Evolution of a designless nanoparticle network into reconfigurable Boolean logic

Abstract

Natural computers exploit the emergent properties and massive parallelism of interconnected networks of locally active components1,2,3. Evolution has resulted in systems that compute quickly and that use energy efficiently, utilizing whatever physical properties are exploitable4. Man-made computers, on the other hand, are based on circuits of functional units that follow given design rules5,6. Hence, potentially exploitable physical processes, such as capacitive crosstalk, to solve a problem are left out7,8. Until now, designless nanoscale networks of inanimate matter that exhibit robust computational functionality had not been realized. Here we artificially evolve the electrical properties of a disordered nanomaterials system (by optimizing the values of control voltages using a genetic algorithm) to perform computational tasks reconfigurably. We exploit the rich behaviour that emerges from interconnected metal nanoparticles, which act as strongly nonlinear single-electron transistors9,10, and find that this nanoscale architecture can be configured in situ into any Boolean logic gate. This universal, reconfigurable gate would require about ten transistors in a conventional circuit. Our system meets the criteria for the physical realization of (cellular) neural networks11: universality (arbitrary Boolean functions), compactness, robustness and evolvability, which implies scalability to perform more advanced tasks12,13. Our evolutionary approach works around device-to-device variations and the accompanying uncertainties in performance. Moreover, it bears a great potential for more energy-efficient computation, and for solving problems that are very hard to tackle in conventional architectures14,15,16.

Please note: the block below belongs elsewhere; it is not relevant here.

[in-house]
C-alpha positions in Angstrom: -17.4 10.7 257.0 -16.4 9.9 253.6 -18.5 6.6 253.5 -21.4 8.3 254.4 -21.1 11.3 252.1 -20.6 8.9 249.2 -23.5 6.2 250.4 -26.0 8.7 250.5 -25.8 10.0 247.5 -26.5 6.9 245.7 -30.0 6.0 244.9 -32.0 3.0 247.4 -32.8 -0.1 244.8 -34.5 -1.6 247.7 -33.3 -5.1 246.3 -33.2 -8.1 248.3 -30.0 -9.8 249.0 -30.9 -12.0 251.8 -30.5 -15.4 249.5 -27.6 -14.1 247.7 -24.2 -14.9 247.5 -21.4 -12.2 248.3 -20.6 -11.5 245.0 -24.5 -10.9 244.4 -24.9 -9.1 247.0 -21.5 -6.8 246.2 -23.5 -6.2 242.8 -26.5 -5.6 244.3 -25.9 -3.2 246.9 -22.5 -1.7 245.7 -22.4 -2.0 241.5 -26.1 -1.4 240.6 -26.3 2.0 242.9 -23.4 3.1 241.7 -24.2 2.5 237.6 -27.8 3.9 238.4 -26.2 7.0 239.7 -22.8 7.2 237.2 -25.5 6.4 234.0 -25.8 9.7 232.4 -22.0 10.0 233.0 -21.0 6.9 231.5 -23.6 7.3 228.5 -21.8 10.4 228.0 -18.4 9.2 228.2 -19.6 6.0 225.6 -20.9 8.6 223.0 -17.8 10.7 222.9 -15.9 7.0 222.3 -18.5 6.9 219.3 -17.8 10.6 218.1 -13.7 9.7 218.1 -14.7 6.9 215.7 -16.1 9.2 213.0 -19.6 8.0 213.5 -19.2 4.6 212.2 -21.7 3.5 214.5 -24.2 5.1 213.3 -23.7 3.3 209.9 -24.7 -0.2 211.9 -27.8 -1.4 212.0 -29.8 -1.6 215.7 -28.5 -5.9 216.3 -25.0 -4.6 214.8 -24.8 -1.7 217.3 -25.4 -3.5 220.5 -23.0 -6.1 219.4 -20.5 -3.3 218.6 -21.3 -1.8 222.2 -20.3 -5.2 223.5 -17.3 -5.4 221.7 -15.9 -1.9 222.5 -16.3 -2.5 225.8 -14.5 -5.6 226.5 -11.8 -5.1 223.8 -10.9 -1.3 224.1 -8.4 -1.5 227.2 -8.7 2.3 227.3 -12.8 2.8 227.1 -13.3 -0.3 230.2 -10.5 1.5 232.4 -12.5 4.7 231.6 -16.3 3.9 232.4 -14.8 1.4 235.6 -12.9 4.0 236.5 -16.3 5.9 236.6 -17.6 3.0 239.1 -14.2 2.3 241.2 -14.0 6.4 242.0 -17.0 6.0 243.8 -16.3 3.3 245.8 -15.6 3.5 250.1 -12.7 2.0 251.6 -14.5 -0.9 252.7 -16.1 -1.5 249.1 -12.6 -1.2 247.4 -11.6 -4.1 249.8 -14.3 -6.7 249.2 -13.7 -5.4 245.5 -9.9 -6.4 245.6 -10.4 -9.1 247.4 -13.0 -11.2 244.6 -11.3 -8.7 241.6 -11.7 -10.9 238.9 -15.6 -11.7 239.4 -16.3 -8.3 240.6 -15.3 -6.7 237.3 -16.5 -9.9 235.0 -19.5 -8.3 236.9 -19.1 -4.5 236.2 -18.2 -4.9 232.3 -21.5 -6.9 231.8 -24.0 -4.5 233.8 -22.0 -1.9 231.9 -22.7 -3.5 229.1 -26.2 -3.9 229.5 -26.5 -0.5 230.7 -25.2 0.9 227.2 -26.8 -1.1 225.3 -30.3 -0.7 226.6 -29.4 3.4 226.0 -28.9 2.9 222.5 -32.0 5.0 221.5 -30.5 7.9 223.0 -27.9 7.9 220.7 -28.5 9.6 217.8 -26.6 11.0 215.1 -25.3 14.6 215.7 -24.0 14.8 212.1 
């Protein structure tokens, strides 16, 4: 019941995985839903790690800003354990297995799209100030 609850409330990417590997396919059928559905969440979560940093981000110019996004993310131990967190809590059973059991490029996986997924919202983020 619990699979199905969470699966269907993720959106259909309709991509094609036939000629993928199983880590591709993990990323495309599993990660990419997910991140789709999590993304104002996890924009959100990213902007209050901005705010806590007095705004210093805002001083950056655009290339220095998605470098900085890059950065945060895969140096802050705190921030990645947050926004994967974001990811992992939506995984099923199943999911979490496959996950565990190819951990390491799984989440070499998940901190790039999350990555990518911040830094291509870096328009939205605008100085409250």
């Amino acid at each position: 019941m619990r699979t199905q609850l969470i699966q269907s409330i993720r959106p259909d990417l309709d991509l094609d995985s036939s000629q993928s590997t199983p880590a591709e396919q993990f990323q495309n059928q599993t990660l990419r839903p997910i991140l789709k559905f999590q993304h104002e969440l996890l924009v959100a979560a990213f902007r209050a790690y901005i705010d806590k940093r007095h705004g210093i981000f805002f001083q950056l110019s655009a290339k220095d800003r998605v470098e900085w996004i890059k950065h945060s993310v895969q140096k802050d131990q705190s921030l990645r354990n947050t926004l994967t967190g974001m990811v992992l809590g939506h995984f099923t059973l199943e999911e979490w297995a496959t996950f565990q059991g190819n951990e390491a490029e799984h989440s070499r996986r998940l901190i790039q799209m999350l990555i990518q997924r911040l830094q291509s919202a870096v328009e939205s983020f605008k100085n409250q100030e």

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Figure 1: Schematic of the device layout and working principle.
Figure 2: Reconfigurable Boolean logic gates.
Figure 3: Stability and robustness of logic gates.
Figure 4: Addition functionality using a two-input-two-output gate.

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Acknowledgements

We thank A.-J. Annema, M. Danish, J. Huskens, S. Intan, M. de Jong, J. Mikhal, B. Nauta, D. Reinhoudt, I. Rianasari, E. Strambini, F. Zwanenburg and all the collaborators of the NASCENCE project for fruitful discussions. We acknowledge financial support from MESA+, CTIT, the European Community's Seventh Framework Programme (FP7/2007–2013) under grant agreement No. 317662 and the European Research Council, ERC Starting Grant No. 240433.

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Contributions

S.K.B. and C.P.L. fabricated the samples, carried out the experiments and performed the data analysis. C.P.L. designed and programmed the genetic search algorithm. R.M.J.v.D. contributed with theoretical inputs. W.G.v.d.W. conceived the experiments, and planned and supervised the project. H.J.B. conceived the project together with W.G.v.d.W. and cosupervised. Z.L. and K.S.M. contributed to the sample fabrication. All the authors discussed the results, provided important insights and helped write the manuscript.

Corresponding author

Correspondence to W. G. van der Wiel.

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The authors declare no competing financial interests.

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Bose, S., Lawrence, C., Liu, Z. et al. Evolution of a designless nanoparticle network into reconfigurable Boolean logic. Nature Nanotech 10, 1048–1052 (2015). https://doi.org/10.1038/nnano.2015.207

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